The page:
Will a climate bill emerge from the closed-door discussions being held by senators John Kerry (D-MA), Lindsey Graham (R-SC), and Joseph Lieberman (I-CT)? What will it look like? Does it have any chance of being passed this year? Does it have any chance of being effective, i.e., reducing carbon?
But first, inquiring minds want to know: why on earth are these arguably well intentioned leaders pushing a clean energy bill to people who laugh at them behind their backs and call them hydrocarbon deniers?
First, a confession to this community. It's taken me many long and agonizing nanoseconds to get to the point where I can admit it, but I am a hydrocarbon denier. According to the chair of ConocoPhillips, James Mulva:
"We must overcome the opposition of the 'hydrocarbon deniers,'" Mulva said, playing off the term "climate deniers," used to describe skeptics about climate science. Hydrocarbon deniers, he said, are those who "believe that renewable energy will quickly and easily replace hydrocarbons and cure all that ails us."
Yep, that's me. I firmly believe that renewable energy can quickly and easily replace fossil fools -- if we make it happen. I'm joined by wild-eyed hippies in the state of Texas, which got nineteen percent of its electricity from wind last week for one brief shining moment. I know that the world can shift to 100% clean energy by 2030, once planning and political obstacles are overcome. I'm boldly taking that first step in admitting that I am a hydrocarbon denier.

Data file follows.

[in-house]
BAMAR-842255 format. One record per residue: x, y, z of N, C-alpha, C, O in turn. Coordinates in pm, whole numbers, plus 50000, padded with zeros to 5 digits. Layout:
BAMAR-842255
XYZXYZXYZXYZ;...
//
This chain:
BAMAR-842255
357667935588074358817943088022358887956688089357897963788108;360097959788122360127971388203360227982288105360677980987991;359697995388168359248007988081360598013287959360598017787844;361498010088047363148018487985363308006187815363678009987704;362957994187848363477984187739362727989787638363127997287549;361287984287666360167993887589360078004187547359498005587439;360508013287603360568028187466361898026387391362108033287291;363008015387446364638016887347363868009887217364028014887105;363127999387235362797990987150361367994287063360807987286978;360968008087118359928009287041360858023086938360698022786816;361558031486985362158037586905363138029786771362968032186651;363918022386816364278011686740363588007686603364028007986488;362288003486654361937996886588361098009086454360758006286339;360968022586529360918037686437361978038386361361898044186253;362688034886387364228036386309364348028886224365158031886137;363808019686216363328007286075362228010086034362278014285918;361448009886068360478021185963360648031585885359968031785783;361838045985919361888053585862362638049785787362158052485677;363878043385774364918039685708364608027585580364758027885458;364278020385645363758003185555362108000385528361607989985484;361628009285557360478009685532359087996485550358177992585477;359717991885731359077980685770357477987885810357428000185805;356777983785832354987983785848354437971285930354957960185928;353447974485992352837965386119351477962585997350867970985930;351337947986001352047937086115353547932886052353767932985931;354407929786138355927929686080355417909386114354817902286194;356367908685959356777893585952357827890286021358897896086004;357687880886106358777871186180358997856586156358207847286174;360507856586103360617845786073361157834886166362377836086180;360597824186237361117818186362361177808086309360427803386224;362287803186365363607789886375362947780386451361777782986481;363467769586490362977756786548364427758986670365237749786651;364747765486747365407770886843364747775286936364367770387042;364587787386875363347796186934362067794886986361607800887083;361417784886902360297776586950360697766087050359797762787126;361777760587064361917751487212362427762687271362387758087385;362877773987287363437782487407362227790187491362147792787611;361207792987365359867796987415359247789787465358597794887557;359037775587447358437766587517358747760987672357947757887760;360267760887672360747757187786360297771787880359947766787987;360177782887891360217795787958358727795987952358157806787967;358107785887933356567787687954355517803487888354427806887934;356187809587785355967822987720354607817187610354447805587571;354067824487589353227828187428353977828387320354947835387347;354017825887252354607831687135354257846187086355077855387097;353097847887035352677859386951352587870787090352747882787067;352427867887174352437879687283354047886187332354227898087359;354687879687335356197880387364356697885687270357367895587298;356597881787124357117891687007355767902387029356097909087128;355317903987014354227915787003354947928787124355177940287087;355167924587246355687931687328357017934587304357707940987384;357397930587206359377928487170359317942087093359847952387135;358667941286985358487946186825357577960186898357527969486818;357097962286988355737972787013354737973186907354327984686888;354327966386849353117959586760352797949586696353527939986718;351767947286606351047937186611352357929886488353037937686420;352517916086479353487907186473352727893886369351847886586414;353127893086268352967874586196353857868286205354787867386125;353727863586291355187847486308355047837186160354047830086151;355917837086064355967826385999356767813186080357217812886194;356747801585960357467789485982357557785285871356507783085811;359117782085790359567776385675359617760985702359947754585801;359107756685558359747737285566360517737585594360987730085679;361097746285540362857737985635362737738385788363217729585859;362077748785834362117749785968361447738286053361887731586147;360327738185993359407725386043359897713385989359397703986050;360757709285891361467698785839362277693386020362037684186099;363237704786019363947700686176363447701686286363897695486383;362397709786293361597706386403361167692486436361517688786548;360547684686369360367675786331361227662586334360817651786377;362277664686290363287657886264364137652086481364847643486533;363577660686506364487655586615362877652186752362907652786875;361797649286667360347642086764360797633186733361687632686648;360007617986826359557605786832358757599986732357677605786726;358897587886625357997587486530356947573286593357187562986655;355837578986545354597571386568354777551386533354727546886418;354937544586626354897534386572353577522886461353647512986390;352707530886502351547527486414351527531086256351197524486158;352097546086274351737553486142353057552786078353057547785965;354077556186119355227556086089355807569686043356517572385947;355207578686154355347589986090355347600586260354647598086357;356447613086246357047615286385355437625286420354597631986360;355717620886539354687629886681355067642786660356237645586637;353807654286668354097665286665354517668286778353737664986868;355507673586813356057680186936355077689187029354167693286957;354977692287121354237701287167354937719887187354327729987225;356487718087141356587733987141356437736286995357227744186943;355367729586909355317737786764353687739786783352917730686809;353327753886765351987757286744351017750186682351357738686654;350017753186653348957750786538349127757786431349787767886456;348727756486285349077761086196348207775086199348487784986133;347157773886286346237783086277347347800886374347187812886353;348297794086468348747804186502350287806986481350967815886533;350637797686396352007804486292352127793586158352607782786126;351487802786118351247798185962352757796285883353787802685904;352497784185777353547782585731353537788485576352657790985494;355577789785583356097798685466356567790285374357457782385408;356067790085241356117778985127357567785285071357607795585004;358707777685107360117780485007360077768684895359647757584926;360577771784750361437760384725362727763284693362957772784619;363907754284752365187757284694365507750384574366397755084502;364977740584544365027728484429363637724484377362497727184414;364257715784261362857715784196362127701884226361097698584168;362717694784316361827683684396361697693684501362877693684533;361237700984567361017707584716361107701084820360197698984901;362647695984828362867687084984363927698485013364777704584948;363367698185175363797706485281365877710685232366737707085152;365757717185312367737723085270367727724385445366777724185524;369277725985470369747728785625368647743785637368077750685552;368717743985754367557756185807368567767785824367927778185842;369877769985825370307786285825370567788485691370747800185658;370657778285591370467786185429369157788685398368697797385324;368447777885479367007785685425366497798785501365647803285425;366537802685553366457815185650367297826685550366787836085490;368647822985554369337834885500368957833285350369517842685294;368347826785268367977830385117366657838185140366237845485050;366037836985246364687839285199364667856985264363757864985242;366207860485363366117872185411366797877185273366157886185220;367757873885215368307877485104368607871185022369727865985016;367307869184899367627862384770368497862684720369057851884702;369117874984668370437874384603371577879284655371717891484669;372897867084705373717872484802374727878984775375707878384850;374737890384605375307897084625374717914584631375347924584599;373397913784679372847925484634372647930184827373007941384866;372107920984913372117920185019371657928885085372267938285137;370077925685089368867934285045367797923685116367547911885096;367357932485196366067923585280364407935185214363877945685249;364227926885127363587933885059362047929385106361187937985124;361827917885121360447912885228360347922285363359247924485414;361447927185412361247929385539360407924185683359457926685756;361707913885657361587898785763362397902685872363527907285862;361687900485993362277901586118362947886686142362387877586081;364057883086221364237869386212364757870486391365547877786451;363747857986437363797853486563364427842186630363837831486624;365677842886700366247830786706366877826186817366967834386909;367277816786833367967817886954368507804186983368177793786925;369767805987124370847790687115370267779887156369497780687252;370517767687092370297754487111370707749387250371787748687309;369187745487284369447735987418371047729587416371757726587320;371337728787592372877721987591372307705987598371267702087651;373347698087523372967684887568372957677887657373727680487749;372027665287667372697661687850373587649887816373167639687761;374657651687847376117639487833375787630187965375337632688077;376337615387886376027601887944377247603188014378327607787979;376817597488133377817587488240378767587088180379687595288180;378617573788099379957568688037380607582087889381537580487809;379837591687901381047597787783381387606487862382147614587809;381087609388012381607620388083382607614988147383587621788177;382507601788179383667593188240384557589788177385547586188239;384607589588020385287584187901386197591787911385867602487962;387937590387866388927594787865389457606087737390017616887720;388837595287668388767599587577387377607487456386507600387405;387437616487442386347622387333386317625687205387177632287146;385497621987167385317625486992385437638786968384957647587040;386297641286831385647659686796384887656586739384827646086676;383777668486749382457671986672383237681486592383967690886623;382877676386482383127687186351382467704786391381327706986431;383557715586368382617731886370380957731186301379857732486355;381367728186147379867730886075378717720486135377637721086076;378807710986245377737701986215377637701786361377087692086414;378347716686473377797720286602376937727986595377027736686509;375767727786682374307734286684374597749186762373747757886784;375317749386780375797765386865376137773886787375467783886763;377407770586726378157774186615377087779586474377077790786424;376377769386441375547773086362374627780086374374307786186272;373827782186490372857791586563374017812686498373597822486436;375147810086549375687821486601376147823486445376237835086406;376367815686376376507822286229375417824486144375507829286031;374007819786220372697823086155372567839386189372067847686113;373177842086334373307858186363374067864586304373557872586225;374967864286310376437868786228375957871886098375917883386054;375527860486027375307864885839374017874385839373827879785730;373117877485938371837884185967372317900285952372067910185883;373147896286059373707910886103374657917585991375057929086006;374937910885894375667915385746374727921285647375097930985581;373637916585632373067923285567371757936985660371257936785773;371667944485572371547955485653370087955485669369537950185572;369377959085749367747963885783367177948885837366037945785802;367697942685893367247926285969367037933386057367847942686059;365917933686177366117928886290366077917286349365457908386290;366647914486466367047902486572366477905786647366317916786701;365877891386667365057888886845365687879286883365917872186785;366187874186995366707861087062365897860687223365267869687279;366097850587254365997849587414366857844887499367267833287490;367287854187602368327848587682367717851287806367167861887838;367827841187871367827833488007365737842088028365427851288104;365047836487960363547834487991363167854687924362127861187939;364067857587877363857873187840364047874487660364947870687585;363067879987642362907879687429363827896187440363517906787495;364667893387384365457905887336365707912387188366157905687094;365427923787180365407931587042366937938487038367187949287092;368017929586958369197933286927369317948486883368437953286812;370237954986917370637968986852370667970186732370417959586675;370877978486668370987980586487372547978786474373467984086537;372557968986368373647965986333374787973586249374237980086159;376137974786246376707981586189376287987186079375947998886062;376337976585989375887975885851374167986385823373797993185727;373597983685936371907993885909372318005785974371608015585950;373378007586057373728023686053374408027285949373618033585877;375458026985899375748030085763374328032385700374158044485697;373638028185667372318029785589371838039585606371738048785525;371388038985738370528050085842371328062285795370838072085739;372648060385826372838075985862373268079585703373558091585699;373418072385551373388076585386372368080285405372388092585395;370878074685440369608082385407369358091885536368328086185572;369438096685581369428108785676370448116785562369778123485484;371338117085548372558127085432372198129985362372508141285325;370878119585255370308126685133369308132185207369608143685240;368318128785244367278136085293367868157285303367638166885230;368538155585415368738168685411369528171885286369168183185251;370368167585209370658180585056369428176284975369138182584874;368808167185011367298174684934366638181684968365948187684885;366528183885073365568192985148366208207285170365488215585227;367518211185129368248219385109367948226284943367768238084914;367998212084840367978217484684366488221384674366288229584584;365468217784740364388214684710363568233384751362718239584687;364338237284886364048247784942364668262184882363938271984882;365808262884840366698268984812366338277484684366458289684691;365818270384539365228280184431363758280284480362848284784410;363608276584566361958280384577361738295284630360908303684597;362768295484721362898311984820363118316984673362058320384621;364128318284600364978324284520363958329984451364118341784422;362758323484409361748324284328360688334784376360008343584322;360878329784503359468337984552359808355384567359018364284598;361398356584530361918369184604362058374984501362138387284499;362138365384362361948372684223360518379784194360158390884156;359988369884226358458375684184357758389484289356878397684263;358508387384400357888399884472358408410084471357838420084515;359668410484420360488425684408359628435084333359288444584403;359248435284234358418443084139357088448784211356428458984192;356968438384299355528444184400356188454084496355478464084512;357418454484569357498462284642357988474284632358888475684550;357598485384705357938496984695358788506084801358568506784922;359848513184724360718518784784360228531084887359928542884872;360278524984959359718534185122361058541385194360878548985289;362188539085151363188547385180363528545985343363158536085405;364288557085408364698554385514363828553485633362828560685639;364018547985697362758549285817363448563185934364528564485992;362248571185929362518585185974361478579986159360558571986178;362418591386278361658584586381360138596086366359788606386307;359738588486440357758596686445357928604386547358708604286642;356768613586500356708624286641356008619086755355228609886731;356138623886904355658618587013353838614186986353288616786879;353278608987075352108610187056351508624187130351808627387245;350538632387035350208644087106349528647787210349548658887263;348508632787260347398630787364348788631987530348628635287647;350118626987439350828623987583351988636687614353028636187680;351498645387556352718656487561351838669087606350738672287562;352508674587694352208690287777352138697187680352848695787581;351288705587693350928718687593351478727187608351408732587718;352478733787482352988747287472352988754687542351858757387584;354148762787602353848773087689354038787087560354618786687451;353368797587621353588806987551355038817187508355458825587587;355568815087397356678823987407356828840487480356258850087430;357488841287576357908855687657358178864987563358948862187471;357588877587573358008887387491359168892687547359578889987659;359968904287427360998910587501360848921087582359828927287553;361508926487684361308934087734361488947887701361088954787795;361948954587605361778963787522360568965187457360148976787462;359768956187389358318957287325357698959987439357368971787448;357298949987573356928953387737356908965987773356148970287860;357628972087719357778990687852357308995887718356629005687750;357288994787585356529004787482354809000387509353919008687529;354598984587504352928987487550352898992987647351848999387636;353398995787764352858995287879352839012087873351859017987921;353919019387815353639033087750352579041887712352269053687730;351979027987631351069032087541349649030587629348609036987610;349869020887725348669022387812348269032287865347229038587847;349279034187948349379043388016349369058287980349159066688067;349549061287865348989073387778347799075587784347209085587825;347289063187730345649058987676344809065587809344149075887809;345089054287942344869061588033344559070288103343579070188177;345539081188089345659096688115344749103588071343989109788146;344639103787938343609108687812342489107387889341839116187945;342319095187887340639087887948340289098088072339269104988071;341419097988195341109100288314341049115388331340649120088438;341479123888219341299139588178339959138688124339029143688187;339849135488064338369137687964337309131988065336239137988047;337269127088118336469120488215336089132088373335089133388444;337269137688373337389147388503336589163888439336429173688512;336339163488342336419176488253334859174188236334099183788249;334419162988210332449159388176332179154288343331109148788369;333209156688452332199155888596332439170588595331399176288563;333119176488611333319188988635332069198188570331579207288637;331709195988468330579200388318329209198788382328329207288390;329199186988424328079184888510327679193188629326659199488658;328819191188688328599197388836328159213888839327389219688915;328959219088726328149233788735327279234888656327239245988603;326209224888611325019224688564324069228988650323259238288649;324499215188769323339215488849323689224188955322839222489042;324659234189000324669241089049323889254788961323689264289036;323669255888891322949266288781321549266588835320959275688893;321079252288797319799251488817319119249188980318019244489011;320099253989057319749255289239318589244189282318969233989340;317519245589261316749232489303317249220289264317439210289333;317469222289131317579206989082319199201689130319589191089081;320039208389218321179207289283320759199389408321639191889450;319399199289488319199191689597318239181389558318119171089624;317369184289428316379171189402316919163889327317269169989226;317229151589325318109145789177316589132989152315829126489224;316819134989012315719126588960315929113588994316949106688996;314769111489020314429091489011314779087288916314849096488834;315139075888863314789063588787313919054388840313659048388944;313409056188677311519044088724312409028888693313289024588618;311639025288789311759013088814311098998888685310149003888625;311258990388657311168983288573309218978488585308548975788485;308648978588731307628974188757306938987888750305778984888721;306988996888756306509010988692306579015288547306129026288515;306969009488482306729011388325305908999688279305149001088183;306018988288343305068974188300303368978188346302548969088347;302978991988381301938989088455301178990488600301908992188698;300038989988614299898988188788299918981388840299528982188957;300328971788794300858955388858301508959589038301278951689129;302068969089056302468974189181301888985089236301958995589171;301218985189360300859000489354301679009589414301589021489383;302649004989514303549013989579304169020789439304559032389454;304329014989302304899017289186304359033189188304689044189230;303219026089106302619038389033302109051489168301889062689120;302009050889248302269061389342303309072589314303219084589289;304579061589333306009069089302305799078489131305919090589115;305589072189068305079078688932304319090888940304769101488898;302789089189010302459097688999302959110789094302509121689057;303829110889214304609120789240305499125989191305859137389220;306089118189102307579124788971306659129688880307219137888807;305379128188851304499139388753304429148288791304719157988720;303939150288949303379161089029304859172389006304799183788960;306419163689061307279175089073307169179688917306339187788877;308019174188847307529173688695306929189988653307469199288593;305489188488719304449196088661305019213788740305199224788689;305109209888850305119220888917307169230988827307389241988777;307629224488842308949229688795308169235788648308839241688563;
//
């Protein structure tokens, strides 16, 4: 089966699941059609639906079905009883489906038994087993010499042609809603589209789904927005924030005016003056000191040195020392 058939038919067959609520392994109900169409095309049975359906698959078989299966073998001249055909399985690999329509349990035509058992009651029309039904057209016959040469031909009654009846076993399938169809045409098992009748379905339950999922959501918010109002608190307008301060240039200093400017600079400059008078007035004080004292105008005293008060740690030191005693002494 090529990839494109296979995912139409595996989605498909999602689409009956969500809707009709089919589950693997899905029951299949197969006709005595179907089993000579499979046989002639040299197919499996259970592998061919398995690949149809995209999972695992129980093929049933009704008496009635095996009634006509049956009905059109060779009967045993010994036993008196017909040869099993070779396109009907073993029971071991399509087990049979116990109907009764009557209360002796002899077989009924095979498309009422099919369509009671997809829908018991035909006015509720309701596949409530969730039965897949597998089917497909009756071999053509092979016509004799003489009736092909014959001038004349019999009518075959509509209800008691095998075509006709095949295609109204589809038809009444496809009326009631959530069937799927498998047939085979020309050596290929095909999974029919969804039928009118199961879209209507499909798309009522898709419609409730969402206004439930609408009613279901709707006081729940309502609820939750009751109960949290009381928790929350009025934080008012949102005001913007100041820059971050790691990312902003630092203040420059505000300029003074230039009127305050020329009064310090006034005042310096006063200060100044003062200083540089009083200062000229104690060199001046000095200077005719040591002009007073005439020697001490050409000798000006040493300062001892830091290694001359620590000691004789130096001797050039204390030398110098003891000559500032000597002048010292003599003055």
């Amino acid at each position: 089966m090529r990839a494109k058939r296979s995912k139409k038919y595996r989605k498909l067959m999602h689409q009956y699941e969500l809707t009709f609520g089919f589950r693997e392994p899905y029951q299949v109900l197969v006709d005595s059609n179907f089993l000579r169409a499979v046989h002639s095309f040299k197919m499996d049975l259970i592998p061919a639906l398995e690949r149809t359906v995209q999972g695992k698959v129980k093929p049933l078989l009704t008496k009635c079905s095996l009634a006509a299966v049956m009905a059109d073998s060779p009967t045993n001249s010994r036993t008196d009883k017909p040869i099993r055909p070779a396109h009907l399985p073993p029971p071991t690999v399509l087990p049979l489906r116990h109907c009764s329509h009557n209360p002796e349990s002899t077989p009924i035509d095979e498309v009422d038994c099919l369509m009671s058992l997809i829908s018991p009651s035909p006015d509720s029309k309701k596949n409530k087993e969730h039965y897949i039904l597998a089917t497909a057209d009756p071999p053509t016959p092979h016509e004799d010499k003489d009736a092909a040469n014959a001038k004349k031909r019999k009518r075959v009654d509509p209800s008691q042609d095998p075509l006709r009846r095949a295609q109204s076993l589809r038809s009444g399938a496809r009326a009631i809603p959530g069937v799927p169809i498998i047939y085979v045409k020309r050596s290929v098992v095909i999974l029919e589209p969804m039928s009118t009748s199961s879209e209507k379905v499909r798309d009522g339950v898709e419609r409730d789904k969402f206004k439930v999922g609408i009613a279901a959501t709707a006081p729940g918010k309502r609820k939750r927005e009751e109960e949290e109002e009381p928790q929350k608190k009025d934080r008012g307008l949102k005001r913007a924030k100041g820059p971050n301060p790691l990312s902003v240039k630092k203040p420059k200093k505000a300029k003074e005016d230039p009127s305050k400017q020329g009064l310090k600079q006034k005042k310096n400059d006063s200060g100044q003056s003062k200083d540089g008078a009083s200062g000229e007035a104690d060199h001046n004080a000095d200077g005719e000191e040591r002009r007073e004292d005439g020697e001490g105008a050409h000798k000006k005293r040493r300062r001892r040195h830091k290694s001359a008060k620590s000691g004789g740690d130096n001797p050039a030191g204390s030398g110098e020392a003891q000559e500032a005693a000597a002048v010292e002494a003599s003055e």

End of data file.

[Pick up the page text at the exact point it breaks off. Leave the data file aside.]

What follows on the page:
Lindsey Graham looks like a hydrocarbon denier to me. He knows that the green economy is coming. He also knows that energy independence can only be achieved by cleaning up the air:
"I've come to conclude the energy-only approach will lead to mediocrity," Graham said. "There's not 60 votes doing energy only for offshore drilling. There's not 60 votes for nuclear power the way I'd like doing energy only. Only when you marry up climate change, cleaning up the air, with energy independence, do you get the transformational aspects of energy independence I'm hoping for."
So why are he, Kerry, and Lieberman meeting with hydrocarbon enablers like the American Petroleum Institute? Yesterday, the K-G-L trio met with major polluters including the API along with the U.S. Chamber of Commerce, major electric utility groups, the National Assn. of Manufacturers, the cement industry, and mining interests. The LA Times reports: "The senators’ message to the industry groups: Tell us what you need to support this bill. Be specific."
Here's a hint. Maybe the bill shouldn't need anything at all from hydrocarbon enablers like ConocoPhillips, which recently quit the U.S. Climate Action Partnership. Maybe the senators should instead break their dependence, then admit to being hydrocarbon deniers. Maybe the bill they're crafting should contain less giveaways to the fossil foolish industry, and more toward clean renewable energy.